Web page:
Against a background of the New Forest being used for large training excercises from the late 19th to early 20th centuries, it was not surprising that its use by the military should step up with the onset of the Great War with Britain declaring war on Germany in August 1914 – the war they said would “be over by Christmas”. At the beginning of the war there was the assumption that it would be won quickly by cavalry on horseback supported by infantry but the reality couldn’t have been more different as they dug in for four years of trench warfare. During hostilities the New Forest played a significant role in the First World War.
At the start of hostilities, the British Expeditionary Force (BEF) was mobilised and sent to France and first encountered the German Army at the Battle of Mons in August 1914. The BEF consisted of six Infantry Divisions made up of UK based regular soldiers, territorial reservists and volunteers. At that point much of Britain’s Army was based overseas protecting its Empire and these soldiers were hastily recalled to supplement the BEF. The first brigades to arrive back on home shores formed the 7th Division which unlike the BEF comprised entirely of time served regular soldiers and became known as the “Immortal Seventh”
The Immortal Seventh came into existence with its initial assembly on the Forest at Lyndhurst which they used as a staging post before embarking for France at the nearby port of Southampton. Over a period of weeks the remaining UK based troops were joined by soldiers from overseas postings in Gibraltar, Malta, Egypt and South Africa and were encamped near Bolton’s Bench at White Moor and the old Racecourse just outside of the village on the Cadnam road. During their stay in the New Forest regular drills were the order of the day and various trenches were dug to replicate what they were about to experience on the Western Front, some of which are still visible along the ridgeway from Bolton’s Bench to Matley. There were repeated route marches and as one officer put it, “they marched close on three hundred miles around the New Forest by way of hardening the men who had come off foreign service”. They departed the Forest in October 1914 marching the eight miles into Southampton for embarkation to France and from there on to Belgium where they were almost immediately thrown into action at the First Battle of Ypres.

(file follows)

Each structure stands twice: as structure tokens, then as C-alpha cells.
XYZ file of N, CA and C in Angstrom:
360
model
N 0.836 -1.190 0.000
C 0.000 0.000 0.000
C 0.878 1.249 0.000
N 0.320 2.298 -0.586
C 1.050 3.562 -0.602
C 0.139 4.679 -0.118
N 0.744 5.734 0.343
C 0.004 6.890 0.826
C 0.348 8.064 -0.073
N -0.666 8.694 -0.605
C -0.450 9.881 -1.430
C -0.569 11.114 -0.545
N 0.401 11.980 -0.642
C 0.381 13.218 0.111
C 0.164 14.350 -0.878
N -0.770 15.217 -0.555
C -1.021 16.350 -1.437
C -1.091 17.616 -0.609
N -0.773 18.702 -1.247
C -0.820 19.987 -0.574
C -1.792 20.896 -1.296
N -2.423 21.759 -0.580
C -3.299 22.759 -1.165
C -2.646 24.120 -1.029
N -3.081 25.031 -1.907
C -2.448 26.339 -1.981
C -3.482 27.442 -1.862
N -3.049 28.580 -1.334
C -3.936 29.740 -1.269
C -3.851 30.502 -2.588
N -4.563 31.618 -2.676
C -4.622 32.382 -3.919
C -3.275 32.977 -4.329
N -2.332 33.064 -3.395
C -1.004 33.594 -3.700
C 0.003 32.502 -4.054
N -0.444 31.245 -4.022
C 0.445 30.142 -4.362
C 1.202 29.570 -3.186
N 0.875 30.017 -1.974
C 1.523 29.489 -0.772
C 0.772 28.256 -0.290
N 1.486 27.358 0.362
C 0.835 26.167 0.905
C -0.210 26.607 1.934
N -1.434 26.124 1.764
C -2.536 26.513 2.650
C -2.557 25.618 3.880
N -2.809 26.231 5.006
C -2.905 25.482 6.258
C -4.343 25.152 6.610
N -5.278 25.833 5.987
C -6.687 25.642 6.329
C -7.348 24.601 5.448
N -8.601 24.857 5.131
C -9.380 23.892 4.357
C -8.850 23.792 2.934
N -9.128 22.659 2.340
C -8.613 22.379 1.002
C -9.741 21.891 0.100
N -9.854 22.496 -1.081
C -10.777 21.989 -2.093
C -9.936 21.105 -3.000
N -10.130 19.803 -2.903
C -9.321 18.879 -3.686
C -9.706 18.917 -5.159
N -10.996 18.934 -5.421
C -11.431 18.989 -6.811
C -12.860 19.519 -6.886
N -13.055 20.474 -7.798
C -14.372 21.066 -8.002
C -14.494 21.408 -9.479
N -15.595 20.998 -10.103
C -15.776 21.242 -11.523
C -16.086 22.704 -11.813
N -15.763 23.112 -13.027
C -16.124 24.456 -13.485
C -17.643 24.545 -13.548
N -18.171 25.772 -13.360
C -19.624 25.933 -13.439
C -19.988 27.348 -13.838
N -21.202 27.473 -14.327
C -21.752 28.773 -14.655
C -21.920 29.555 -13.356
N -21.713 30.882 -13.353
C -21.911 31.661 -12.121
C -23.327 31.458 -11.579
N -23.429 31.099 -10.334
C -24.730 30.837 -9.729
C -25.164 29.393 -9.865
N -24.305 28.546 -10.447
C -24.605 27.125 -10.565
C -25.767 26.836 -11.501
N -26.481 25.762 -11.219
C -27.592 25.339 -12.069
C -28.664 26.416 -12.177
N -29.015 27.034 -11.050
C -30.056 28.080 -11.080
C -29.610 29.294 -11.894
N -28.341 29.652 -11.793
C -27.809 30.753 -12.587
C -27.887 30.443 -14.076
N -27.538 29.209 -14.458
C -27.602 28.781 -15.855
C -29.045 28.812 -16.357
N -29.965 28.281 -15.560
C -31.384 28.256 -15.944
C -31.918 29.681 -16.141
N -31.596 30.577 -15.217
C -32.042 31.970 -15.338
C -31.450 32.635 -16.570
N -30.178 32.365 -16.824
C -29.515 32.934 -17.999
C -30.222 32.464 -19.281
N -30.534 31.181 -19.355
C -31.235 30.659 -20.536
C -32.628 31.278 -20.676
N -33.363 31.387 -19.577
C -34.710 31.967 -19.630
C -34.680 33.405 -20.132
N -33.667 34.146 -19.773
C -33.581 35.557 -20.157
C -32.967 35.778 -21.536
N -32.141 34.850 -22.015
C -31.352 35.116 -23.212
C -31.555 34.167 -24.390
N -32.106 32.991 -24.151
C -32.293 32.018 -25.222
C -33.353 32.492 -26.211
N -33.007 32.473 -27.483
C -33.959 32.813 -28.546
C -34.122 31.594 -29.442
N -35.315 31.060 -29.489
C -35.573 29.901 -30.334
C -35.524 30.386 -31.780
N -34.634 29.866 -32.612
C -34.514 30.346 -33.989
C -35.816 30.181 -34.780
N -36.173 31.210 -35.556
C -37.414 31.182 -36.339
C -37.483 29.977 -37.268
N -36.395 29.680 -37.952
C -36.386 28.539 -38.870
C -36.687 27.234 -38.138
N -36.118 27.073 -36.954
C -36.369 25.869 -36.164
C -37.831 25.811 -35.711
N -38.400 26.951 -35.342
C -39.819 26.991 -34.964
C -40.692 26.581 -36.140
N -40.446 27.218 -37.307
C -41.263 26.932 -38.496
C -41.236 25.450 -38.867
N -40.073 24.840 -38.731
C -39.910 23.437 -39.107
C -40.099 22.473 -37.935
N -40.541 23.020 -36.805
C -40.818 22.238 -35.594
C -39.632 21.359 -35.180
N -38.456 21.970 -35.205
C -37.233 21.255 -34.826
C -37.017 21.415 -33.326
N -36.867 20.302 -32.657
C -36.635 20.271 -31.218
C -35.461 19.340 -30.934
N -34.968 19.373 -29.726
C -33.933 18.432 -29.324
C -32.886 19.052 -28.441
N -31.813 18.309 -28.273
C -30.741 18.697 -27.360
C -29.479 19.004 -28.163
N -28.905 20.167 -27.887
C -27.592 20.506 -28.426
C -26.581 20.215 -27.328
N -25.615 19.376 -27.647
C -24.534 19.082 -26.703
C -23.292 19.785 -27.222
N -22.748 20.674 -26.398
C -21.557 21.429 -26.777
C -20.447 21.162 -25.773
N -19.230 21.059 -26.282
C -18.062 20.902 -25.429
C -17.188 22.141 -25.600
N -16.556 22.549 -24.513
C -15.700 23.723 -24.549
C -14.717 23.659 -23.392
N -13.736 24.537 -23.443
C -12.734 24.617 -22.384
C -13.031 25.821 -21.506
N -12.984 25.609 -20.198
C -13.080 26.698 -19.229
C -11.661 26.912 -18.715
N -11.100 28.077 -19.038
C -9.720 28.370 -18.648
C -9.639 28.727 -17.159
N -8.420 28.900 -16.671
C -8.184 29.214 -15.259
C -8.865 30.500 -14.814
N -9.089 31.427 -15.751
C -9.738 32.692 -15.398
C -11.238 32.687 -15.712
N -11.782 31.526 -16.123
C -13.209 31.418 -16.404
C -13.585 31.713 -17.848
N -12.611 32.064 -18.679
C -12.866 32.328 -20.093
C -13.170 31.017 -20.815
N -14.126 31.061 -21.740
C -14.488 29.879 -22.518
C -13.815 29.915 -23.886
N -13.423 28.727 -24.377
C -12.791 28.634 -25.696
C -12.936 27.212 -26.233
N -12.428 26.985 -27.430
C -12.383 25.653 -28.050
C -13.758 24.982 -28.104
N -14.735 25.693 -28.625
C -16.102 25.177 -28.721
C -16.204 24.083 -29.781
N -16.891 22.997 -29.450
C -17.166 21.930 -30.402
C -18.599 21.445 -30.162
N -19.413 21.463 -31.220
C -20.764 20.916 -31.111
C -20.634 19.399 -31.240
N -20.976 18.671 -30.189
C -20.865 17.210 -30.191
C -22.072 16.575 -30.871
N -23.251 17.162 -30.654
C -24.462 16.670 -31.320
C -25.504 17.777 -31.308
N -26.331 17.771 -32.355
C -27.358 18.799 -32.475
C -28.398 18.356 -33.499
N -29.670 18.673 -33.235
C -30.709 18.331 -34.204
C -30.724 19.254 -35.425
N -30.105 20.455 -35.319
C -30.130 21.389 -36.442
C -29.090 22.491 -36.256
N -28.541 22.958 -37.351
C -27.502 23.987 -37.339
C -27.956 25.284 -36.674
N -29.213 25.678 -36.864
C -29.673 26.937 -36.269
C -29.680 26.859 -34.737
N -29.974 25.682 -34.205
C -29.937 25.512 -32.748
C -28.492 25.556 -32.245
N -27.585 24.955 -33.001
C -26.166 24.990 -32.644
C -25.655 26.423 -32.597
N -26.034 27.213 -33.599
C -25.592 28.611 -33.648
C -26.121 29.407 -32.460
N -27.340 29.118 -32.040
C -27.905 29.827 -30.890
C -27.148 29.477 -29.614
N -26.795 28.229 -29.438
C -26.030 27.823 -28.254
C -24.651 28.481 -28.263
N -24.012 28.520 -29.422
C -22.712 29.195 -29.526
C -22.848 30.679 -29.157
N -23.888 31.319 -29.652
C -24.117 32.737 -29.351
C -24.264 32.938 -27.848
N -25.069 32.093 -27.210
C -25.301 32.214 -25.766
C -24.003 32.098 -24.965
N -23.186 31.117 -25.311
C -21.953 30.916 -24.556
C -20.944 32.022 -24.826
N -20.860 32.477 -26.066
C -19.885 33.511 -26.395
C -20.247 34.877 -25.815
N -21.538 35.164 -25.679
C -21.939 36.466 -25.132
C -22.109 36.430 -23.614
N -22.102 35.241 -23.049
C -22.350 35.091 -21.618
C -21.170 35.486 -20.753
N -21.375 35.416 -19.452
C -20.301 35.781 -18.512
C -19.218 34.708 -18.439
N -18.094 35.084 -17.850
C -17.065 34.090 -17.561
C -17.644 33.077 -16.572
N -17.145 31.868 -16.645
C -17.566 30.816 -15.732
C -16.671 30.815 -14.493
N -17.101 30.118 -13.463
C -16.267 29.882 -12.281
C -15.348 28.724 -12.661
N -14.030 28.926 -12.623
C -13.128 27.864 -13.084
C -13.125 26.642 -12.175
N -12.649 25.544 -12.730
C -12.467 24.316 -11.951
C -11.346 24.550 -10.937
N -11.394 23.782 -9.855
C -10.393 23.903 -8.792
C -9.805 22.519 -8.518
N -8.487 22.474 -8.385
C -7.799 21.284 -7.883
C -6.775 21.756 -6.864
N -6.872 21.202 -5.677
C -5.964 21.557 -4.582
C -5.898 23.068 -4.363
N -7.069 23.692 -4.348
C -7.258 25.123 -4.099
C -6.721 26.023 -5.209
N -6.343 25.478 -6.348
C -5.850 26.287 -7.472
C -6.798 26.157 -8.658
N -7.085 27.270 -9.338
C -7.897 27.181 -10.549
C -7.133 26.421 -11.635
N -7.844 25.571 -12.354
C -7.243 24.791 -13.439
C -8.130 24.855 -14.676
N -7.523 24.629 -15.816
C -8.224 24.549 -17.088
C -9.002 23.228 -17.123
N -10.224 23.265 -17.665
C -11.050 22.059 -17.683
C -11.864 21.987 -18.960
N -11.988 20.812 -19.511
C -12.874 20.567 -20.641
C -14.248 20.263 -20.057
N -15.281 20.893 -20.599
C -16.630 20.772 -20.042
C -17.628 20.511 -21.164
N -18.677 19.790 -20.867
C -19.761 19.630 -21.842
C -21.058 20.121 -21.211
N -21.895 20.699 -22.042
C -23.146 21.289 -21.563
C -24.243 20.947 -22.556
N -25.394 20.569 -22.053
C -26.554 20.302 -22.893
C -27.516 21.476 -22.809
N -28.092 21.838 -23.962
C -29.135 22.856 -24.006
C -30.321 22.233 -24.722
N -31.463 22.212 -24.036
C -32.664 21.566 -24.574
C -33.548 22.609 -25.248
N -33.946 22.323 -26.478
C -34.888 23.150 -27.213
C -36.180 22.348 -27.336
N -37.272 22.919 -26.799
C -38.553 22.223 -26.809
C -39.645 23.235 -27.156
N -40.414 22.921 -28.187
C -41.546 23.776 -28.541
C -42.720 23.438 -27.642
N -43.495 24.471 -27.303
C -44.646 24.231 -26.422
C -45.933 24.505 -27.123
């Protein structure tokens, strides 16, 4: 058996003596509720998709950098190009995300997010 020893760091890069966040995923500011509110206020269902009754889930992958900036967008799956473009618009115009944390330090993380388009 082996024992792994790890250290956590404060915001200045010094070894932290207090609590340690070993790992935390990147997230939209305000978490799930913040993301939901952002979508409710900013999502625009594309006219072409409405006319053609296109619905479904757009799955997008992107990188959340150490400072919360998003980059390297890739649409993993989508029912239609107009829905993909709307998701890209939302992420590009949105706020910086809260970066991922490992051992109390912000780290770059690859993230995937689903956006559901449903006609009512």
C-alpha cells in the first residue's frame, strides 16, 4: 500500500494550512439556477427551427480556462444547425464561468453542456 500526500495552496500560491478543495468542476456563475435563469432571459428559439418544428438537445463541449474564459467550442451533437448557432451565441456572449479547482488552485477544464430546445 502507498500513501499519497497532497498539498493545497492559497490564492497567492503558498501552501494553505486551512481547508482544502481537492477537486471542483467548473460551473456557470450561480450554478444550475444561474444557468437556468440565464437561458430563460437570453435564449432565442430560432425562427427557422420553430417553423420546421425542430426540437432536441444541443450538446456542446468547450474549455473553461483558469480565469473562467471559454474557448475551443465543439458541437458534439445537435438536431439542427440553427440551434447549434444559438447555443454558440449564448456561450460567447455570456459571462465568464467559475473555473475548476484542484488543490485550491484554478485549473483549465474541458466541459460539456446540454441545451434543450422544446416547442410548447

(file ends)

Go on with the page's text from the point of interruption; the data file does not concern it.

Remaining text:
The war affected the Forest in other ways including its iconic ponies. When war began in 1914 the War Office was given the urgent task of sourcing 500,000 horses and ponies to go into battle in France and Belgium. They were essential to pull heavy guns, transport weapons and supplies, carry the wounded and dying to hospitals and, in the early stages of the war, to mount cavalry charges. In the first year of war the British countryside was emptied of shire horses and riding ponies, a heartbreaking prospect for many farming families who saw their horses requisitioned by the government as “war horses”. Whilst numbers were not recorded, many ponies were taken from the New Forest who, like many of their owners, never returned.
After the initial excitement of this large troop mobilisation, the presence of soldiers and their weaponry soon became commonplace in the New Forest as it remained a convenient staging post for troops on their way to the Western Front in France and Belgium via the port of Southampton. After the departure of the 7th Division military manoeuvres continued on the Forest for the duration of the war. Elsewhere around the Forest, an airfield for the newly formed Royal Flying Corps was established at Beaulieu and the Royal Naval Air Service at Calshot which are covered in more detail elsewhere on this website.